Kansas Snapshots by Gloria Freeland - March 28, 2014
It seems that through much of our lives, we are collectors. We gain knowledge, we gain friends and we gain things. Yes, we lose some too, but the net result is positive.
Then we reach a time when that begins to reverse. Some of it is unintended and unwanted, such as losing parents and loved ones or forgetting where we set our keys. But slowly, we begin to intentionally collect less and let go of more.
I thought of this as I went through my jewelry drawer last week, trying to decide what to let go of and to organize what I'd keep. But soon "treasures" I'd long forgotten began to surface.
Some had both intrinsic value and value as a keepsake. These included my grandmother's tiny gold ring; a lapis lazuli necklace late husband Jerome bought me in Mexico; a filigreed silver bracelet with tiny Chinese figures that Uncle Bud gave Mom when he was stationed in China during World War II.
Most only had special significance to me. There was my grandmother's gold thimble; a blue plastic rosary given to me by a young nun who helped care for my family in the hospital after our head-on car crash 50 years ago; a mustard seed necklace Mom and Dad gave me when I married husband Art in 1988; a glass heart on a gold cord given to me by daughter Mariya when she was just a girl; a Bolivian necklace made of volcanic rock and large green stones sister Gaila gave me; a watch Grandpa and Grandma Freeland had given Uncle Stan during World War II; and so on.
Another made me smile. It was a small box with a Christmas gift tag from daughter Katie. On the outside tag was "To Mommy/ From Katherine" in childish script. Inside was a gold ring she had found, along with a note: "Dear Mommy. I'm only giveing you one present this year because one of your gifts broke. So I hope you understand. Love Katherine."
But what I found that surprised me the most was a metal bracelet inscribed: Col. Charles E. Shelton/USAF/29 Apr 65/Laos.
I remember buying a Prisoner of War/Missing in Action (POW/MIA) bracelet during my college days in the 1970s, but I'm not sure what happened to it. I don't recall for sure, but I think I bought this particular one in the early 1980s on a trip to Washington, D.C. It promptly went into my jewelry drawer where I would occasionally look at it and wonder what happened to "my" POW, and then just as quickly, forget it.
I decided now was the time to answer that question that had so often surfaced, and then as quickly vanished.
I learned from an Internet search that on April 29, 1965, Shelton was flying a photography mission over Laos. Since the area was considered safe, it didn't count as one of the missions that he needed to be sent home. He was searching for caves that might be used as hiding places for men and supplies. It was his 33rd birthday.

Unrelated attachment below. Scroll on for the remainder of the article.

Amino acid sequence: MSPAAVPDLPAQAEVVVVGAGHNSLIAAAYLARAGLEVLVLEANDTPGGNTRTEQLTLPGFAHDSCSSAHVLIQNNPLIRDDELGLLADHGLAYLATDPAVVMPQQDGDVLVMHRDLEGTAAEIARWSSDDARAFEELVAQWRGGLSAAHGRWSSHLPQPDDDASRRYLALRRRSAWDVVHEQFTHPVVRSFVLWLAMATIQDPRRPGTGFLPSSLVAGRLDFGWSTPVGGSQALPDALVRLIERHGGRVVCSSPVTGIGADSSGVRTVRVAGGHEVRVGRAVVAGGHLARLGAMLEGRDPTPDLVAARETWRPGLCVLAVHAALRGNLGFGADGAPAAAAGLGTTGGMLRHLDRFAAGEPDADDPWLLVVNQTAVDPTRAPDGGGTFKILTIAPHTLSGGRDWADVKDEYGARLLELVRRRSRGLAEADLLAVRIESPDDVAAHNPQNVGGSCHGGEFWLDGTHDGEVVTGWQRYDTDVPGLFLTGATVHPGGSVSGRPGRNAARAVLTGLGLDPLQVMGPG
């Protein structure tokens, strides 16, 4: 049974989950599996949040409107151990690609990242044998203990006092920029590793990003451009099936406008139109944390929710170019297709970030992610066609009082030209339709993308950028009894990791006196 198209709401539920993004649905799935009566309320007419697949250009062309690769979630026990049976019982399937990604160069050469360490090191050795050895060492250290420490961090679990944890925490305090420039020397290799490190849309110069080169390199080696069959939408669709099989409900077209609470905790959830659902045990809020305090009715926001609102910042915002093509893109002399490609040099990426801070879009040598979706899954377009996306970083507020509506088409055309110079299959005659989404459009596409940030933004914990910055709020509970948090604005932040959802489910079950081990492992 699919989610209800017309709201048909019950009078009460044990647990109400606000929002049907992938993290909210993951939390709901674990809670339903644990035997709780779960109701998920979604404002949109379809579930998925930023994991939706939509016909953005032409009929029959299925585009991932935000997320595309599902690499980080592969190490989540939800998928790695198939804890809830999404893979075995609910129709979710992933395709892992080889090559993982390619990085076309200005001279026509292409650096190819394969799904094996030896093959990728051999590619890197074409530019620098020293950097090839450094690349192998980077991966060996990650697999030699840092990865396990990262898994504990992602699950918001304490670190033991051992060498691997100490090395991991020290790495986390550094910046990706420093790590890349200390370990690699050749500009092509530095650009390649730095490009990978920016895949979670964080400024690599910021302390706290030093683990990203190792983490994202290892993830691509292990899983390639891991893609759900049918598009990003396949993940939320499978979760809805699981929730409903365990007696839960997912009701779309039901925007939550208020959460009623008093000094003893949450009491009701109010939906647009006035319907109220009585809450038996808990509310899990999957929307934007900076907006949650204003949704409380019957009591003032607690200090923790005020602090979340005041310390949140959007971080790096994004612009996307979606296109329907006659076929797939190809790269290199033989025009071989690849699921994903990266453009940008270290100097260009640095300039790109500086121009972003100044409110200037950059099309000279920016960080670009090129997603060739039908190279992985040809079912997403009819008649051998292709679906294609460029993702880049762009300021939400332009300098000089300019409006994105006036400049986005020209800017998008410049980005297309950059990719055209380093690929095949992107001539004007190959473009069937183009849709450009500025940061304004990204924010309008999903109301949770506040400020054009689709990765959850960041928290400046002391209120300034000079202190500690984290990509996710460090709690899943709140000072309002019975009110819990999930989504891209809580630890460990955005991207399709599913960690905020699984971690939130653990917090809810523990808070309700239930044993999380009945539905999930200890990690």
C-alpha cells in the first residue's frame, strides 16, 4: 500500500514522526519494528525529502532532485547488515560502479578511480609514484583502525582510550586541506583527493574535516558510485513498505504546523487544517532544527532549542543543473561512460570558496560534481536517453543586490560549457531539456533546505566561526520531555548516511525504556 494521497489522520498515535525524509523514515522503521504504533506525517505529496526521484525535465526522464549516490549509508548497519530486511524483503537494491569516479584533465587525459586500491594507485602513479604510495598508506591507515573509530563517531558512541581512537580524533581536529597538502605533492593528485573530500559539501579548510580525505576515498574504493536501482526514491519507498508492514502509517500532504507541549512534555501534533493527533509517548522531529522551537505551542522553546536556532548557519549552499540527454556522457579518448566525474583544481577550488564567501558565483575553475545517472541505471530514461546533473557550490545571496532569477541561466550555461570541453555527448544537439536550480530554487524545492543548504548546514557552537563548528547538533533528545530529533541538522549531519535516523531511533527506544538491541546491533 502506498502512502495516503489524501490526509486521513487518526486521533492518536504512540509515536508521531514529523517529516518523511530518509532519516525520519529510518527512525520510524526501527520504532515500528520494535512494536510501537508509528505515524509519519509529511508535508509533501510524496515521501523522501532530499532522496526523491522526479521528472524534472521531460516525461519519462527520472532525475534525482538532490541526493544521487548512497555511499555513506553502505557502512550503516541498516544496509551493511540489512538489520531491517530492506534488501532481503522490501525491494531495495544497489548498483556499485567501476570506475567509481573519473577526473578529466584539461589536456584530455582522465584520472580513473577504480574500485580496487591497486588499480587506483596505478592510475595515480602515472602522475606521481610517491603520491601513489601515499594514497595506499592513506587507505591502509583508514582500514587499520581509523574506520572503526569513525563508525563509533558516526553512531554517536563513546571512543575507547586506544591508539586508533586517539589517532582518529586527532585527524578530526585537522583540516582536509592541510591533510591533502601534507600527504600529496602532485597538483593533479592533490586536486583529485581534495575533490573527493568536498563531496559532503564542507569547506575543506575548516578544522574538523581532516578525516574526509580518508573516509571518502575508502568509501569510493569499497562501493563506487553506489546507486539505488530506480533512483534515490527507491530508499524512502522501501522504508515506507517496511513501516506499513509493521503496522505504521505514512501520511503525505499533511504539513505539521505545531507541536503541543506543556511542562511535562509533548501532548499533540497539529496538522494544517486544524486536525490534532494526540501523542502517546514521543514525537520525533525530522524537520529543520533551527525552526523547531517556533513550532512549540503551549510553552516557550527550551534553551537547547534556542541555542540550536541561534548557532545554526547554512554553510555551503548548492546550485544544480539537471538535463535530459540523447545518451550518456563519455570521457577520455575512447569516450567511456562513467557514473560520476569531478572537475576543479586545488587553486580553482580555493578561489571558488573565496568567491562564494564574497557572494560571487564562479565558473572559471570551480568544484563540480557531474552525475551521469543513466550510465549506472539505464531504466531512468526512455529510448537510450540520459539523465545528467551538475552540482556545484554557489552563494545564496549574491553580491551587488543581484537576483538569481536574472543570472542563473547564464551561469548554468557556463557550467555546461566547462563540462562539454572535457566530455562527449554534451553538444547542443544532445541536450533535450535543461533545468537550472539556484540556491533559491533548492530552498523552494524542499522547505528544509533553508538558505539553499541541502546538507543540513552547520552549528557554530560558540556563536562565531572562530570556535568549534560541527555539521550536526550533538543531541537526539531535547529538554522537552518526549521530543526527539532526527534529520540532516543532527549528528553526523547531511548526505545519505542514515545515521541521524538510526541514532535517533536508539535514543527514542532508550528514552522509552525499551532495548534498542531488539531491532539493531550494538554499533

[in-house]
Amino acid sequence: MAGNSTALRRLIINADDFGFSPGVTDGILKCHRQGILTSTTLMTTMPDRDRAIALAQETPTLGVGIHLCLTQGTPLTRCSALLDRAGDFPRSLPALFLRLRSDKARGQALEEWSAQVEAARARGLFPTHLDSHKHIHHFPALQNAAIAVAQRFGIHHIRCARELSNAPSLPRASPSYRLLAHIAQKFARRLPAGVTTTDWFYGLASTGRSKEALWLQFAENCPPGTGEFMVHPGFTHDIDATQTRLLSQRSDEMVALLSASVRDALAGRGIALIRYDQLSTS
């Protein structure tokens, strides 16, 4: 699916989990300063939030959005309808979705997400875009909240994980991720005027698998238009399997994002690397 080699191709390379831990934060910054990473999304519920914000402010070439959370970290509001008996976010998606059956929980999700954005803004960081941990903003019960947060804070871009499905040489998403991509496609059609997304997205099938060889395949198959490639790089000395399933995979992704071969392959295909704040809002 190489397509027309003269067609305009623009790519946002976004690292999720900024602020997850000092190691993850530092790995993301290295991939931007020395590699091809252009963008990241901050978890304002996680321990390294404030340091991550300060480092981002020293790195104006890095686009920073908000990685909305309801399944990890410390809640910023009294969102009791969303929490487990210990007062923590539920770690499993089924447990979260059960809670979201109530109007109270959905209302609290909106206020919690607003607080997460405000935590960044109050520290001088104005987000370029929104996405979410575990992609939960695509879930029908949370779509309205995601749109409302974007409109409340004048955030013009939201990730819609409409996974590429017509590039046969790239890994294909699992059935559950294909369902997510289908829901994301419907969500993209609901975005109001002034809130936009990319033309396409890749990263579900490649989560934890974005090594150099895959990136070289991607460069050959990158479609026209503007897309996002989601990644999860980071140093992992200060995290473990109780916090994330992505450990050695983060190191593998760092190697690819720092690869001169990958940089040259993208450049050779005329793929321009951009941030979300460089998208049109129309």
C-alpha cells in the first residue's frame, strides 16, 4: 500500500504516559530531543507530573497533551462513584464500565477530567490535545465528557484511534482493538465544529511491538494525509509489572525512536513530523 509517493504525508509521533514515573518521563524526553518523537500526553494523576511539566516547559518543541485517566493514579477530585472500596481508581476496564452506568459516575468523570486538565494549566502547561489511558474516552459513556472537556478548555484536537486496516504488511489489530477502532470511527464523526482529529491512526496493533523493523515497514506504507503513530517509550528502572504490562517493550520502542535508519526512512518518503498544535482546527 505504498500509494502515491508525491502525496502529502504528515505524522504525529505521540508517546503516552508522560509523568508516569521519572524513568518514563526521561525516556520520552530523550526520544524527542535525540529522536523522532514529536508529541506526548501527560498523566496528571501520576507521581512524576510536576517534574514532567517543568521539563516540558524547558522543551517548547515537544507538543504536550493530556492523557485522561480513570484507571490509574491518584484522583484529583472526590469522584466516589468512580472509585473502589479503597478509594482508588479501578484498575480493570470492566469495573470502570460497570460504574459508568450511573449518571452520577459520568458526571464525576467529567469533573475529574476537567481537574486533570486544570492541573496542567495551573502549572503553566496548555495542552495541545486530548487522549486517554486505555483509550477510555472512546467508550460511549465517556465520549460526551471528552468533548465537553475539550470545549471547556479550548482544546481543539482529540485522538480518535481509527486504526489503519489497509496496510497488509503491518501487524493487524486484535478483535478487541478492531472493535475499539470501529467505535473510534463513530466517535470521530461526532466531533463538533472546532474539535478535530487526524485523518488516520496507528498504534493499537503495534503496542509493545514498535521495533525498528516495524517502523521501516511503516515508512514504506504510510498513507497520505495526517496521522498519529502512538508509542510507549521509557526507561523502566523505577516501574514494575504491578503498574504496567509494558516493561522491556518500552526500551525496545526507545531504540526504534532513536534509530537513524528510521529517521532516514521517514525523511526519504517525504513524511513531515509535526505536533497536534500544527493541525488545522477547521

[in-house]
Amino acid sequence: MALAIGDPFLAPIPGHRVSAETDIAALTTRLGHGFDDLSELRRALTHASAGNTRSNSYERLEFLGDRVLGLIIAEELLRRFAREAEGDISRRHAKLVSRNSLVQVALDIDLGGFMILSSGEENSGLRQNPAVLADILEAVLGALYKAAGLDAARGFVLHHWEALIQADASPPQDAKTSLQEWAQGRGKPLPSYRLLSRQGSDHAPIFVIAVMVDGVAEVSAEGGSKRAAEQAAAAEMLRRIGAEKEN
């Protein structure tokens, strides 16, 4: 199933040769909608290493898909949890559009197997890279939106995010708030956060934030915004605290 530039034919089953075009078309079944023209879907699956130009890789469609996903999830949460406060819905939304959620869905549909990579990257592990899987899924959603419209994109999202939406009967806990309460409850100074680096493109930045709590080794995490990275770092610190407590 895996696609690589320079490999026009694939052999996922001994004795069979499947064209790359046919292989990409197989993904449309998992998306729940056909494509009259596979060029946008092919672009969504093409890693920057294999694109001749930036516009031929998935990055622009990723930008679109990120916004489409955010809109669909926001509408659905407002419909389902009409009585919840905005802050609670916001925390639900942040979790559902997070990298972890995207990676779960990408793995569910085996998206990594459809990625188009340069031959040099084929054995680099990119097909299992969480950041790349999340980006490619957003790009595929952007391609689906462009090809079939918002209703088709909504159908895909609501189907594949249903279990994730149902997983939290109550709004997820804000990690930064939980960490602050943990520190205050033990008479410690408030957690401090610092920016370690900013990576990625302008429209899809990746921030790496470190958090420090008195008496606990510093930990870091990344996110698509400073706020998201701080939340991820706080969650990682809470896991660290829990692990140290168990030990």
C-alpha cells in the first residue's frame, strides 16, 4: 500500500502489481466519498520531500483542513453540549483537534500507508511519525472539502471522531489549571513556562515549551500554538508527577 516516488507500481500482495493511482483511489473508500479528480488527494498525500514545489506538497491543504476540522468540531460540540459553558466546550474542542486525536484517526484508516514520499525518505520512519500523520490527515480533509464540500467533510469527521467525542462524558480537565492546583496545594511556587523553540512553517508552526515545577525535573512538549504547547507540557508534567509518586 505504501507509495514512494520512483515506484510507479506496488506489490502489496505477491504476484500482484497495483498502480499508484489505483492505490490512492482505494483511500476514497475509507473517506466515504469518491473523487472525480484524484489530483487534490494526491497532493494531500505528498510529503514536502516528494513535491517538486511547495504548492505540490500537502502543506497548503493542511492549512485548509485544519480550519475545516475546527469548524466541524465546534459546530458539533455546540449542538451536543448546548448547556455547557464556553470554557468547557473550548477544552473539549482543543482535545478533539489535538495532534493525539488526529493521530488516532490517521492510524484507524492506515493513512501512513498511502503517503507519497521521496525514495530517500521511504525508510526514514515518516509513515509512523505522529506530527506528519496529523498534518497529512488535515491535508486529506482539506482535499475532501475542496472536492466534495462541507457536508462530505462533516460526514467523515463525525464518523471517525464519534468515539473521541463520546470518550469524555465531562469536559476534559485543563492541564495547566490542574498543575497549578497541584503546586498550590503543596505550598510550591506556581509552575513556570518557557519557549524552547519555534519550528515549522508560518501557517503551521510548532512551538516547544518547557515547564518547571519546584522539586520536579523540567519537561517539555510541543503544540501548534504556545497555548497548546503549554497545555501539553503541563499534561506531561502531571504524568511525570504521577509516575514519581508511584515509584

Just as he was about to fly over the assigned area, his plane erupted in flames, probably hit by enemy fire. He ejected and parachuted to the ground.
He stayed in radio contact with two rescue planes, but their search was delayed because of bad weather. By May 2, Shelton was nowhere to be found. The search was called off May 5, and Shelton was listed as "Missing in Action, believed captured."
Although there were reports of Shelton being seen alive in Laotian or Vietnamese prisons over the next few years, the trail eventually went cold. He was promoted to the rank of colonel during this time.
For 25 years, his wife Dorothy tried to find out what had happened to her husband, but without success. From time to time, stories emerged from the jungles of Southeast Asia from people who were sure they had seen Shelton. Several rescue missions were launched, but those that reached their intended targets found no trace of the pilot.
The strain of rising and falling hope took a toll on her, according to her family. She took her own life in 1990 and was buried next to her husband's empty grave in Arlington National Cemetery.
In 1994, the five Shelton children decided it was time to put the past behind them. For 29 years, Shelton had been the only Prisoner of War who was not declared dead by the U.S. government. He had been selected to be the "face" of an MIA. In that role, he had served as the symbol for all those whose fates had never been resolved and so he served as encouragement to others who might be able to help in the search for any MIAs. The children asked the Air Force to reconsider their father's status. He was reclassified as Killed in Action.
Four years after their mother's death, Col. Charles E. Shelton's name was placed on a tombstone at Arlington. He was also honored on Panel 1E, Row 111 of the Vietnam Veterans Memorial in Washington, D.C. and at the Charles E. Shelton Freedom Memorial on the river front in his hometown of Owensboro, Ky.
When I had finished sorting through the items in my jewelry drawer, each item that remained told a "story" about my life or was connected to the life of a family member. Except one.